A controversial method of logging is being tested on a Bureau of Land Management forest in Southern Oregon. The idea is to remove trees in the same way nature does. It’s being touted as a model for the Pacific Northwest.
Critics say it’s just a new twist on the same old problem: too much logging and not enough environmental protection.
Steep hillsides slant toward a bright blue sky. This section of forest, known as the Buck Rising site, is a checkboard landscape. It ranges from intact forests, to stands of thinned trees, to clearcuts.
Forester Abe Wheeler is showing off the results of this so-called ecological forestry project.
Wheeler: “We’re trying to take a mechanical disturbance — which is harvesting practices or logging — and we’re trying to make that look closely as possible to a natural disturbance like a wildfire or a windstorm.”
The argument is that fires and storms bring down trees as part of a natural cycle. Healthier forests often grow as a result.
But not everyone sees the upside for the environment at Buck Rising.
On a recent tour of the site, Wheeler explained why some species of trees were removed.
A local landowner and a conservationist were skeptical.
Wheeler: “Hardwoods that were there were struggling.”
Crowd: “There was a lot of nice madrones — huge madrones, old beautiful madrones, they cut them all down.”
Wheeler: “Okay, so I have numbers to back up these statements. I’m not lying.”
The BLM says the best available science backs up its work. These forestry practices were developed by top researchers in the field.
Their work forms the backbone of a proposal by Oregon Democratic Senator Ron Wyden to double timber production on Western Oregon’s BLM lands in a sustainable way.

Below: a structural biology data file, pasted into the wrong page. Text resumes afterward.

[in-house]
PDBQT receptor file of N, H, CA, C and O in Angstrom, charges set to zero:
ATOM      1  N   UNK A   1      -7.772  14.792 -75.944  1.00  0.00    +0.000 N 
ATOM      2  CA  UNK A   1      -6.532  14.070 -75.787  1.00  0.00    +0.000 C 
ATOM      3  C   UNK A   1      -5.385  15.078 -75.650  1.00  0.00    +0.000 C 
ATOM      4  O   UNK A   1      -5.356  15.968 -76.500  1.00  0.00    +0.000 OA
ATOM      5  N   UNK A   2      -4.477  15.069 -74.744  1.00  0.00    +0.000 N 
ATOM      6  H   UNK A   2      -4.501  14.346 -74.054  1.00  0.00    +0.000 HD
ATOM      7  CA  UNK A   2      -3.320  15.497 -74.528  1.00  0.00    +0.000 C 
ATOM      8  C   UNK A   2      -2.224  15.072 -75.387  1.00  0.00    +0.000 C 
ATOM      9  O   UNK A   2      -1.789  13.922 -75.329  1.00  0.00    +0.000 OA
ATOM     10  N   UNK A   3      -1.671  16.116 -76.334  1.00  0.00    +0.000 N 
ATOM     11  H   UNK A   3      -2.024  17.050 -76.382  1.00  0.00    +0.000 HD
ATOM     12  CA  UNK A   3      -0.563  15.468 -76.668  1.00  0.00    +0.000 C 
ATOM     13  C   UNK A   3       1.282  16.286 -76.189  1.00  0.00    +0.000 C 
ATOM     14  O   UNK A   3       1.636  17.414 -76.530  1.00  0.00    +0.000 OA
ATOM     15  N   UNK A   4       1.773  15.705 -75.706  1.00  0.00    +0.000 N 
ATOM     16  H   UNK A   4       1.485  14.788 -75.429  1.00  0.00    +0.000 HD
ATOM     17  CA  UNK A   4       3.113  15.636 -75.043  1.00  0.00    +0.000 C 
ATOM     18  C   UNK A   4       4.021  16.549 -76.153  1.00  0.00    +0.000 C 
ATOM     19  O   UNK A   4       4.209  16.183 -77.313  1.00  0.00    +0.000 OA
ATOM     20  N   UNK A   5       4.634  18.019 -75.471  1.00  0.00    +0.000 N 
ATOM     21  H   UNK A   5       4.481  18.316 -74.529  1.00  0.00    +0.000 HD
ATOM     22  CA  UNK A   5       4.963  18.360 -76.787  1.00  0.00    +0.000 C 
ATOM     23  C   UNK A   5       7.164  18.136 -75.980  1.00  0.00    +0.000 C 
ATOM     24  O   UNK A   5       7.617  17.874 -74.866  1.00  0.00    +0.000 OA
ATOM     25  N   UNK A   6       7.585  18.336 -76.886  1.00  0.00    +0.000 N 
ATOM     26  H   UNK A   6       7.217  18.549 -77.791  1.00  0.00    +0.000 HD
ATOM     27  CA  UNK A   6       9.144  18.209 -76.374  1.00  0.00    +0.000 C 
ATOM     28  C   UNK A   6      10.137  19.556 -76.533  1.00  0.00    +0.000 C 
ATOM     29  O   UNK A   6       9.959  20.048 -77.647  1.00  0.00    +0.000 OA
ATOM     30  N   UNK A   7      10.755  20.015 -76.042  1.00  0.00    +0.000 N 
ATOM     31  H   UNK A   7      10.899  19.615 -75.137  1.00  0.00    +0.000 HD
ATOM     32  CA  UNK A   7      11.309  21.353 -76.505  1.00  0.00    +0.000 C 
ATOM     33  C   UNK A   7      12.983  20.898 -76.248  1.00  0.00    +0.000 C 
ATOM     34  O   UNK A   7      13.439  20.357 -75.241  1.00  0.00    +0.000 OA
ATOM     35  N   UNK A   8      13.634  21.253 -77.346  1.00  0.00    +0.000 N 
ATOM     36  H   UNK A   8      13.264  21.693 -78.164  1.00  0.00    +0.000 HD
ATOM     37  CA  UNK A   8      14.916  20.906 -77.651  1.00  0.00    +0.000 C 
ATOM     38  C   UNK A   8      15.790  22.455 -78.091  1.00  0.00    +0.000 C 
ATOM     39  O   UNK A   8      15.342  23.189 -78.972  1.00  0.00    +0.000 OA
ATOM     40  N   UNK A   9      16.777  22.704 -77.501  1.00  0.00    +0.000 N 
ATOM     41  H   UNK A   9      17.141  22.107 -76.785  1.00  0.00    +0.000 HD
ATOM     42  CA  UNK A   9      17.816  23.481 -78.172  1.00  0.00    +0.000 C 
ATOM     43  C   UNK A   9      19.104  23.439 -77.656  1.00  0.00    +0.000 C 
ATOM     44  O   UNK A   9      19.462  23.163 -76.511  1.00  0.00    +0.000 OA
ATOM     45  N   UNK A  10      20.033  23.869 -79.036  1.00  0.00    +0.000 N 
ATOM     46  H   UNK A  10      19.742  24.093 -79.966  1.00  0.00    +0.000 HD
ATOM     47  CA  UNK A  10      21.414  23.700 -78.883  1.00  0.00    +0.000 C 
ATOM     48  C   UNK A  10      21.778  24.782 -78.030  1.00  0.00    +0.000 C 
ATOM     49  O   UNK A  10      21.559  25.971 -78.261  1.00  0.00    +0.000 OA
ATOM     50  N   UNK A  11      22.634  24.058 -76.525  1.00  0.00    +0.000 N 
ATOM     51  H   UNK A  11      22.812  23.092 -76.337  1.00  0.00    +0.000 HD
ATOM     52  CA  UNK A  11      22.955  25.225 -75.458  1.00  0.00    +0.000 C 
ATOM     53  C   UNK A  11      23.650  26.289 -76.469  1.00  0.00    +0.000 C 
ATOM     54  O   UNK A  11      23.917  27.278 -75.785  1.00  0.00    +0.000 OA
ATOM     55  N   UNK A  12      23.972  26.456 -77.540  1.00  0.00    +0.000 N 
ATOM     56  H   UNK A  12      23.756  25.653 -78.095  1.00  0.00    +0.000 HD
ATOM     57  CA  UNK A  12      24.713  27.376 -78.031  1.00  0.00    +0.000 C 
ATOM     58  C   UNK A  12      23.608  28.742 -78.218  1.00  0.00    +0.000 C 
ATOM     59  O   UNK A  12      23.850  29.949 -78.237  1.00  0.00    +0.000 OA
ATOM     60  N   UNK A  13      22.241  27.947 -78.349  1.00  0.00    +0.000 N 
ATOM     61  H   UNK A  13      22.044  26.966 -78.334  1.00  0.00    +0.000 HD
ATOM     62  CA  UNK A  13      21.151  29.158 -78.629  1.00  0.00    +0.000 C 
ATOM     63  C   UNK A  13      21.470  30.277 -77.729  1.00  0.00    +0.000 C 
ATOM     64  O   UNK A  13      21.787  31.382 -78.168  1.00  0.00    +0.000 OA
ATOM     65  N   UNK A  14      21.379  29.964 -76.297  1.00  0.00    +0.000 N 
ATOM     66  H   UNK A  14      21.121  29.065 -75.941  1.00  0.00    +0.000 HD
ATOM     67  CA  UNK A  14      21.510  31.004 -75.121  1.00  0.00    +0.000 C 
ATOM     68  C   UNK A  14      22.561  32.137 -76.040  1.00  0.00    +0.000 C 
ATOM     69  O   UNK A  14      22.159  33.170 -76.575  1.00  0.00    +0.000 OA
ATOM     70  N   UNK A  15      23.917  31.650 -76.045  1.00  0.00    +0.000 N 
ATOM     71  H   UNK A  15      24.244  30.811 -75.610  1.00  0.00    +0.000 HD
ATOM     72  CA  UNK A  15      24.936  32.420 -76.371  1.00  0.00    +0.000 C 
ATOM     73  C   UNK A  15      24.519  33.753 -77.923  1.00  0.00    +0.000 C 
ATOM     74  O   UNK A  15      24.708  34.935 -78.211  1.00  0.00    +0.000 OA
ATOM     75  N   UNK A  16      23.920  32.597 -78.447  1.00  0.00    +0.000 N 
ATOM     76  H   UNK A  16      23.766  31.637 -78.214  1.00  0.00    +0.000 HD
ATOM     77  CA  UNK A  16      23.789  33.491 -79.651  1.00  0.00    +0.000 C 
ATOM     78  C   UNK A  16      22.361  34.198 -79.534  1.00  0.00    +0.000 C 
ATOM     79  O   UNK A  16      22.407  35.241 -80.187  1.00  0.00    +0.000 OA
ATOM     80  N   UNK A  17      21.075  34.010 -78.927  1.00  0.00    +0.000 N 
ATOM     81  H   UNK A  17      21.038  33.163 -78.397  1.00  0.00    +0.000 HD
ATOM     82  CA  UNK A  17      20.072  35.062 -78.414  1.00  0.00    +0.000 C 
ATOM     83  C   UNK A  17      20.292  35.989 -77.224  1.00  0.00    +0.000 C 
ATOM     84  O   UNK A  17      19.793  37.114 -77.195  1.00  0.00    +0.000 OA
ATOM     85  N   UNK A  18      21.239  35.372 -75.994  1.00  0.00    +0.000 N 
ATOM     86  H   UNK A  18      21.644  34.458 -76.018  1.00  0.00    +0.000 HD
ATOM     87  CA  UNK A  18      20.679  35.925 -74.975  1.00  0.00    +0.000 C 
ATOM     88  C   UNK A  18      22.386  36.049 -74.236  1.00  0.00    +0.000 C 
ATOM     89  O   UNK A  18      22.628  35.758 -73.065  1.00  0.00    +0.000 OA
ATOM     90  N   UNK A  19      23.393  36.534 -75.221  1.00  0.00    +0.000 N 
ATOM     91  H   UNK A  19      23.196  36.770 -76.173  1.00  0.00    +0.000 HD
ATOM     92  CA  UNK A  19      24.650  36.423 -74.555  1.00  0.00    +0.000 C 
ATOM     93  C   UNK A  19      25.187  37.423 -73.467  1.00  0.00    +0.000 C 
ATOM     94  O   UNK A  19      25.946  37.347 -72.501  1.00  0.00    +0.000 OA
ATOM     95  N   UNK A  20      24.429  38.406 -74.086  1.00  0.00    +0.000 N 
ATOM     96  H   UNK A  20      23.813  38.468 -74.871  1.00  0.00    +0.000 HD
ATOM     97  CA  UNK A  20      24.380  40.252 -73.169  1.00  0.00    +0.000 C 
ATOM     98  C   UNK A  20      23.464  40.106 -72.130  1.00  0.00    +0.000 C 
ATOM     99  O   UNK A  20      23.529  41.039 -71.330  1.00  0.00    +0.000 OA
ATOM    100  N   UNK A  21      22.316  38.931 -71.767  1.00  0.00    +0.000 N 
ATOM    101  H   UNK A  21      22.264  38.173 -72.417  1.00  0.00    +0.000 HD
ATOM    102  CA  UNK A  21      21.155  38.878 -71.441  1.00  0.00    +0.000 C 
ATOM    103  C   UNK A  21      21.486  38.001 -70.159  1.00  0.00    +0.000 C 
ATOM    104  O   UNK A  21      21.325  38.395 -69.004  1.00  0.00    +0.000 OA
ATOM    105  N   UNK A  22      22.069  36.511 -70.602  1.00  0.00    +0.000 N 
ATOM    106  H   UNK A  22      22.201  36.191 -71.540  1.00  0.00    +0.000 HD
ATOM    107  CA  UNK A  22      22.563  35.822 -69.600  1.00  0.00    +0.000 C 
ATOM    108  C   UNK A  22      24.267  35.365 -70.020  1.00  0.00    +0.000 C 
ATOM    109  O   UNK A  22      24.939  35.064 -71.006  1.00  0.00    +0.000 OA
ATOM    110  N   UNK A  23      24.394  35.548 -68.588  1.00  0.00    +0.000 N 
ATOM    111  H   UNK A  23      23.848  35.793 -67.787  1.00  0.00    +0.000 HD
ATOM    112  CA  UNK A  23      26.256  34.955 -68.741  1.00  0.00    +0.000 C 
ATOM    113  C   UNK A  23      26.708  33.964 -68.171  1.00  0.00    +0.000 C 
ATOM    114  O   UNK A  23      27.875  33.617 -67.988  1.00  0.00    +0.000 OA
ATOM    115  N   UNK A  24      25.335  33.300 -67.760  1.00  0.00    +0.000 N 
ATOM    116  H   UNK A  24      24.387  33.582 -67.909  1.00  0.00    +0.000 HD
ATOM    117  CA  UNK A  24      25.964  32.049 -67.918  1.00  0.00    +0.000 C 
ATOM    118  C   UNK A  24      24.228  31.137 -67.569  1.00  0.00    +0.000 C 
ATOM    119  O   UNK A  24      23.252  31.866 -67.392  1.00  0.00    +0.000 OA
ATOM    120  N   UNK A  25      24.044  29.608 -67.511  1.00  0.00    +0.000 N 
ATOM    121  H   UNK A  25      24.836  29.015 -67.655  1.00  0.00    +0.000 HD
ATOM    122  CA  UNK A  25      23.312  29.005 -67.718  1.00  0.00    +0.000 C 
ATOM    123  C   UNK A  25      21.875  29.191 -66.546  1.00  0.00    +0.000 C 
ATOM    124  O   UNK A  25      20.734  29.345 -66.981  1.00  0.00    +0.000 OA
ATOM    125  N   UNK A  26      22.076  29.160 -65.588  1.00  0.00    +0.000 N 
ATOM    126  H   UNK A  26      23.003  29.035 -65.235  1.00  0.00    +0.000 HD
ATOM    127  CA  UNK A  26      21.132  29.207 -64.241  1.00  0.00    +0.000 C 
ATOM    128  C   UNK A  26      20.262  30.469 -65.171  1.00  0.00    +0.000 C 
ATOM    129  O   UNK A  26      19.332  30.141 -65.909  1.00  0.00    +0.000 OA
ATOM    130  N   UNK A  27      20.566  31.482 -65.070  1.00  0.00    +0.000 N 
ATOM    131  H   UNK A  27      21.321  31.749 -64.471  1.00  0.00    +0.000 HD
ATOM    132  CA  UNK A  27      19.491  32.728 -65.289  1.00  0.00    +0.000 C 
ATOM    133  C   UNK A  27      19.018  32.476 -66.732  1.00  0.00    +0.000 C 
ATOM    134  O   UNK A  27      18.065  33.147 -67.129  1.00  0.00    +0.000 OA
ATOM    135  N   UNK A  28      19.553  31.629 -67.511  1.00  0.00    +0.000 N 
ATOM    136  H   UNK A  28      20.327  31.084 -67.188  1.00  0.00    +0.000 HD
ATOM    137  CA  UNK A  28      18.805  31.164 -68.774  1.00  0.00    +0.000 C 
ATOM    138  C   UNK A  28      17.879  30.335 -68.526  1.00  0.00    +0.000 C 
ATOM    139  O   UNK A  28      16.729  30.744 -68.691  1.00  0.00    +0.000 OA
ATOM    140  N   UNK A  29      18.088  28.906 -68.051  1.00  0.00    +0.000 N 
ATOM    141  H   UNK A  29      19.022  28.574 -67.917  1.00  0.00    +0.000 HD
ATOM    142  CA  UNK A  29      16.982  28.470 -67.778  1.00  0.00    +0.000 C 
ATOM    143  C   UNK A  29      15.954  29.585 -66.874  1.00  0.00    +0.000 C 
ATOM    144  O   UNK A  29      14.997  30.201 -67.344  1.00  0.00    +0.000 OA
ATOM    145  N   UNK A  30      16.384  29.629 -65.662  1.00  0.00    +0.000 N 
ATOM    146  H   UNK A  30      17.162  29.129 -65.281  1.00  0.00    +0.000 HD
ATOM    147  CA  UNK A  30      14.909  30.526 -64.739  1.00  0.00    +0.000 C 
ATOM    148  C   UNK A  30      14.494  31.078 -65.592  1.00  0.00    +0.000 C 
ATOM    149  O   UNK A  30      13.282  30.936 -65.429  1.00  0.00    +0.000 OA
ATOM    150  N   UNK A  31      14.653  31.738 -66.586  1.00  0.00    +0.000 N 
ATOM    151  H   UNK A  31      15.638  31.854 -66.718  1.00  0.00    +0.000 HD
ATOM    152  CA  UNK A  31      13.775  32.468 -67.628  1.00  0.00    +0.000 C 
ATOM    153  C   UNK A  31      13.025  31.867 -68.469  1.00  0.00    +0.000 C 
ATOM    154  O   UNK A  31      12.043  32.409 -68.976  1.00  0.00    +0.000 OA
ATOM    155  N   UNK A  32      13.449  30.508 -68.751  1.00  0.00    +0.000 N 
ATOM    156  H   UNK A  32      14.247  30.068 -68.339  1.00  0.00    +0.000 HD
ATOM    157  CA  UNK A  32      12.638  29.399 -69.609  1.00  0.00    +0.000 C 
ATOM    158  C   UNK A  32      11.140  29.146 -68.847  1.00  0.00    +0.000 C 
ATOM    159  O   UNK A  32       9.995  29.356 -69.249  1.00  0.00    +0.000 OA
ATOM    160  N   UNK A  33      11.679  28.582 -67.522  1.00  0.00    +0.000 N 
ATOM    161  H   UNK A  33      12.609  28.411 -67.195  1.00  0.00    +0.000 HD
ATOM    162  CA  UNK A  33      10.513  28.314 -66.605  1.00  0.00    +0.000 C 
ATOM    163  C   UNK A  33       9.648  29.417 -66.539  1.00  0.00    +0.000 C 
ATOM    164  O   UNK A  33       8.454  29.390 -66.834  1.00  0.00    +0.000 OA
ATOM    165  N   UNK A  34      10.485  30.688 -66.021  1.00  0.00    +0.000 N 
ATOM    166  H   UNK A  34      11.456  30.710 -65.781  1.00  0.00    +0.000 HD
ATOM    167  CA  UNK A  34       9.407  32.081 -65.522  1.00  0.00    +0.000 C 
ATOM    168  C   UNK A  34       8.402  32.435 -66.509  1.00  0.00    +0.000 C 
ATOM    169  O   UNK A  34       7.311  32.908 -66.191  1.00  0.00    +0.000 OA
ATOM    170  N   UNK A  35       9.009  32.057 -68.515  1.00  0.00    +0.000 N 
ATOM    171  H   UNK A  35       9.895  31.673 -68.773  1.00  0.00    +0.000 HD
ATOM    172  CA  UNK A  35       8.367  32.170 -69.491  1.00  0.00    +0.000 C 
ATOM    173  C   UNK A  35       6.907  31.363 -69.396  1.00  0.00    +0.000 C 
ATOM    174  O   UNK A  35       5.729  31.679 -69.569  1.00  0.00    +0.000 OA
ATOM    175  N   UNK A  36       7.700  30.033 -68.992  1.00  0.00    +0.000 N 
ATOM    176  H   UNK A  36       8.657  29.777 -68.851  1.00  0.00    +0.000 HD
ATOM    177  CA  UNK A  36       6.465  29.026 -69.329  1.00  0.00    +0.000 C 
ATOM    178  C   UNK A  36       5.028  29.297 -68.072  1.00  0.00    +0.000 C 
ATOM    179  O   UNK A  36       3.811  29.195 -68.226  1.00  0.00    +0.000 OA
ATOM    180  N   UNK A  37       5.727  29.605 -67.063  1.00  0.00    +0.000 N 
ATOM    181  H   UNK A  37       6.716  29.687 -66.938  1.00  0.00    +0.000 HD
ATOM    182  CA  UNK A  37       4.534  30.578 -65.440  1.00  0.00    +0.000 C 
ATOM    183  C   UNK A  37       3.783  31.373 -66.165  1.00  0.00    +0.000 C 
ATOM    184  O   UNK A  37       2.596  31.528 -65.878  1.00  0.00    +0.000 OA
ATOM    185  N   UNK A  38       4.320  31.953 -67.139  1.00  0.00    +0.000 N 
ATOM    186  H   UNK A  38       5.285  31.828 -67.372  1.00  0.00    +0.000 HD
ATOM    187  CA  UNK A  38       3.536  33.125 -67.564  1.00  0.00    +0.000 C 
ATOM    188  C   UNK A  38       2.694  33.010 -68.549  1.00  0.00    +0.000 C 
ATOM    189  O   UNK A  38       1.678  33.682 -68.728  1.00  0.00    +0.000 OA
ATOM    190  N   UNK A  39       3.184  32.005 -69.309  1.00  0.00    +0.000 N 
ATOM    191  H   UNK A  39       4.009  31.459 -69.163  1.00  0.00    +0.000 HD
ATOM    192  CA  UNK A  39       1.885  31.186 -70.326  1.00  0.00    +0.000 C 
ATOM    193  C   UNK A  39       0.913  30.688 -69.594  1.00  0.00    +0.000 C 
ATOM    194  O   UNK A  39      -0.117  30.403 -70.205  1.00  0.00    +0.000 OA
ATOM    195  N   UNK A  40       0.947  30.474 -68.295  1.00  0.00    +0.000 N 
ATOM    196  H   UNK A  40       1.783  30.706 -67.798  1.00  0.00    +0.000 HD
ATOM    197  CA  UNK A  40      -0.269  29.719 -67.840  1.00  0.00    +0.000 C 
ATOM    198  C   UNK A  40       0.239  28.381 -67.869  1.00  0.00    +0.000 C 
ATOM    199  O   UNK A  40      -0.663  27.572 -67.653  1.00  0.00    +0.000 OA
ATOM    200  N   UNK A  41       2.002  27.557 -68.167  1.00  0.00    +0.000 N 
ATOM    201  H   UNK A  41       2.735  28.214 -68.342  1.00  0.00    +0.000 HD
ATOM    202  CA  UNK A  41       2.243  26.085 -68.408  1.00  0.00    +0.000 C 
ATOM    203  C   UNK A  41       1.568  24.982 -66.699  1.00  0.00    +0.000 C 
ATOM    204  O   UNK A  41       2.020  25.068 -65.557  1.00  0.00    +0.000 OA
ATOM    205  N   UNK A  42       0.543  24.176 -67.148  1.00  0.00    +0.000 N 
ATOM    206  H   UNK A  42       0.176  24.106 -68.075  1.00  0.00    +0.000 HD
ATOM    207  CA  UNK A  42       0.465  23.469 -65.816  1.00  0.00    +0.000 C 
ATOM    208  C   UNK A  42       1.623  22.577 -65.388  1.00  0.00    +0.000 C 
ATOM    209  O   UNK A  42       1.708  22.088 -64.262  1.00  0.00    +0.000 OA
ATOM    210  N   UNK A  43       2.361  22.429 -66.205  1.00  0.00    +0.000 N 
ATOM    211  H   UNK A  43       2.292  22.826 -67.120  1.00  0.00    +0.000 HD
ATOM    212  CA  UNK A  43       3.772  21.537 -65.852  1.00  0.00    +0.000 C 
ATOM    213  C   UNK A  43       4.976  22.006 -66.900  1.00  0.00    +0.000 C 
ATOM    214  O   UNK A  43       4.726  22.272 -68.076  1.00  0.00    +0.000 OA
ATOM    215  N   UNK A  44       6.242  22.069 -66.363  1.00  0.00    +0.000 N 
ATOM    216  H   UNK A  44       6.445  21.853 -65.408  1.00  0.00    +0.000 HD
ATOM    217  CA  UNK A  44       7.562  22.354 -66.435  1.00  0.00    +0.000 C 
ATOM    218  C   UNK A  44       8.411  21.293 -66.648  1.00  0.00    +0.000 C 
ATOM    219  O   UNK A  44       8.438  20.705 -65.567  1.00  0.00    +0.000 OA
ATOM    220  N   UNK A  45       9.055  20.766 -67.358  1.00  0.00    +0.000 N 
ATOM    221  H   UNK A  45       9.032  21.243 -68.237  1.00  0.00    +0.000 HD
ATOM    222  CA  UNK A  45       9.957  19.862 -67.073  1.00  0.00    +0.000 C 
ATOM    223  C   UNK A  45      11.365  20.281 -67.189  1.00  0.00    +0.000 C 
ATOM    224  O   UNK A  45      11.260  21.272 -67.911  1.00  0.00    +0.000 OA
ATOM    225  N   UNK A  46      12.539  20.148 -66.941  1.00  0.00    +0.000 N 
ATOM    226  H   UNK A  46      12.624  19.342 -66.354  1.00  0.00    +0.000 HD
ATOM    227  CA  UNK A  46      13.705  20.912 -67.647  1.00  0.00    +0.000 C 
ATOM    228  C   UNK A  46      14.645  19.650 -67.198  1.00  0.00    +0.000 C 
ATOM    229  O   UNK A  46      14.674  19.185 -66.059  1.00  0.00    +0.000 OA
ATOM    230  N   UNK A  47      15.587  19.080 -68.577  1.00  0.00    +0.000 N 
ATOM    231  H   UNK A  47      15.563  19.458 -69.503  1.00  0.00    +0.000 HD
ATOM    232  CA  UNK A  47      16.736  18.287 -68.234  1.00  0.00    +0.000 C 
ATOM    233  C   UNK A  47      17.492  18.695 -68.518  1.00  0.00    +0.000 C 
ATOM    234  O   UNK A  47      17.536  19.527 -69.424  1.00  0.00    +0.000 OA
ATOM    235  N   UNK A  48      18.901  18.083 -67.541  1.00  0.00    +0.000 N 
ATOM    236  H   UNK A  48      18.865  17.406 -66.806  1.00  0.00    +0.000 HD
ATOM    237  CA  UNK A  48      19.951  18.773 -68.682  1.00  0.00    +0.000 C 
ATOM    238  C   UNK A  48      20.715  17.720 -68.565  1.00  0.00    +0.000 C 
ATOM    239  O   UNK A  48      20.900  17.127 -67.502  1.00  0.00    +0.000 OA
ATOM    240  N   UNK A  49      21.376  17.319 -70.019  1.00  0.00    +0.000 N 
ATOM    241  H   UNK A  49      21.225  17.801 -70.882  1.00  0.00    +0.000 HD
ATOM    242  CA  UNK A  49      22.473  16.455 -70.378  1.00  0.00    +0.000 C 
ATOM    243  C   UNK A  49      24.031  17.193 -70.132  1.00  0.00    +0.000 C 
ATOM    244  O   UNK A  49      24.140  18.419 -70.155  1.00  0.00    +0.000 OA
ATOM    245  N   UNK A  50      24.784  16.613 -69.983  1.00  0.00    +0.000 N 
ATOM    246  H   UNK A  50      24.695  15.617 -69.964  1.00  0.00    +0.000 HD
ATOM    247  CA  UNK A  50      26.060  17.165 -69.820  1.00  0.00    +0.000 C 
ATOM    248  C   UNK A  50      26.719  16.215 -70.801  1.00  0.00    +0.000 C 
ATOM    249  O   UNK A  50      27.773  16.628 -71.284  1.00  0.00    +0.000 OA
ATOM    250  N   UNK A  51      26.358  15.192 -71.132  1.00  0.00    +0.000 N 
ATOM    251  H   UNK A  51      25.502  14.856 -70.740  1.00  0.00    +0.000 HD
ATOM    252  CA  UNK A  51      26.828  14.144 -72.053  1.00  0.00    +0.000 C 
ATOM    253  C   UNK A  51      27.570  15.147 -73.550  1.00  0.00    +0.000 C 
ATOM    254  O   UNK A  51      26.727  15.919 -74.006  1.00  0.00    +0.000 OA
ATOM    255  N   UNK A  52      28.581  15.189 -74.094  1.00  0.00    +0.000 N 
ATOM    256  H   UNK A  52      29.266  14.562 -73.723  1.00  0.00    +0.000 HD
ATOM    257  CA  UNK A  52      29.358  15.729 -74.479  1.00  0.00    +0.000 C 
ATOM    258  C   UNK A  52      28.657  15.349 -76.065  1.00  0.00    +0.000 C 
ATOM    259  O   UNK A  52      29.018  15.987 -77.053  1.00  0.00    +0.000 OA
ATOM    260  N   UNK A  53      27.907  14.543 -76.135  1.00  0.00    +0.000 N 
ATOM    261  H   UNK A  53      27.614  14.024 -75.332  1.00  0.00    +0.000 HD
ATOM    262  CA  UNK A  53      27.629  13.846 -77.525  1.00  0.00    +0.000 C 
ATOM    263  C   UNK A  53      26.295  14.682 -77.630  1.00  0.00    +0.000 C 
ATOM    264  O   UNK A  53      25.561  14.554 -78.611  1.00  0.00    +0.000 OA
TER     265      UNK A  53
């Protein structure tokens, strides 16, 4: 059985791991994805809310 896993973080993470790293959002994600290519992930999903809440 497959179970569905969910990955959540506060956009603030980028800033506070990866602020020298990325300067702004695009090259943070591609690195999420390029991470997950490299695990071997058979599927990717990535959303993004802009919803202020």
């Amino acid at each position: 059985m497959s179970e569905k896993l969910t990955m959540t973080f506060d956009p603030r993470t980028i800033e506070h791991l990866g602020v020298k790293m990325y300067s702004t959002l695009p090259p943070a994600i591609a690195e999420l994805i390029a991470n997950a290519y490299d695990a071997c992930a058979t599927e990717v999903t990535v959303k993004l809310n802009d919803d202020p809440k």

But conservation groups aren’t ready for the logging techniques used at Buck Rising to be carried out on up to a million acres of Northwest forests.
Chandra LeGue is with Oregon Wild.
LeGue: “We just think it’s a bit irresponsible to rush full-bore with a new, mostly untried, way of logging. Learning some lessons from what they’ve done here before moving ahead and applying these same prescriptions across the entire landscape would be a good step forward.”
Senator Wyden defends the forestry practices demonstrated on Buck Rising.
Wyden: “Variable retention has been tested in a number of parts of the world. It’s really synonymous with ecological forestry.”
Government foresters say one environmental benefit is that these timber harvests create younger forests that many plants and animals need.
Frances Eatherington is the conservation director of Cascadia Wildlands.
She says the priority should instead be protecting older forests; that’s where spotted owls, salmon and other threatened and endangered species find critical habitat.
Eatherington: “We have bountiful young forests for the wildlife that depend on young forests. We are hugely lacking in older forests for wildlife.”
Eatherington is calling for Wyden’s proposal to be scrapped altogether.
She’s advocating for less invasive logging and more thinning in dense stands of young trees and brush.
Eatherington: “There is a huge backlog of thinning. BLM estimates they have another 20 years left. We would like to see them finish this needed restoration instead of moving to the more controversial clearcutting that they did on Buck Rising.”
Nevertheless, more logging using the same methods will begin this summer.
Senator Wyden is seeking a vote on his bill by the end of the year.
Copyright 2014 Earthfix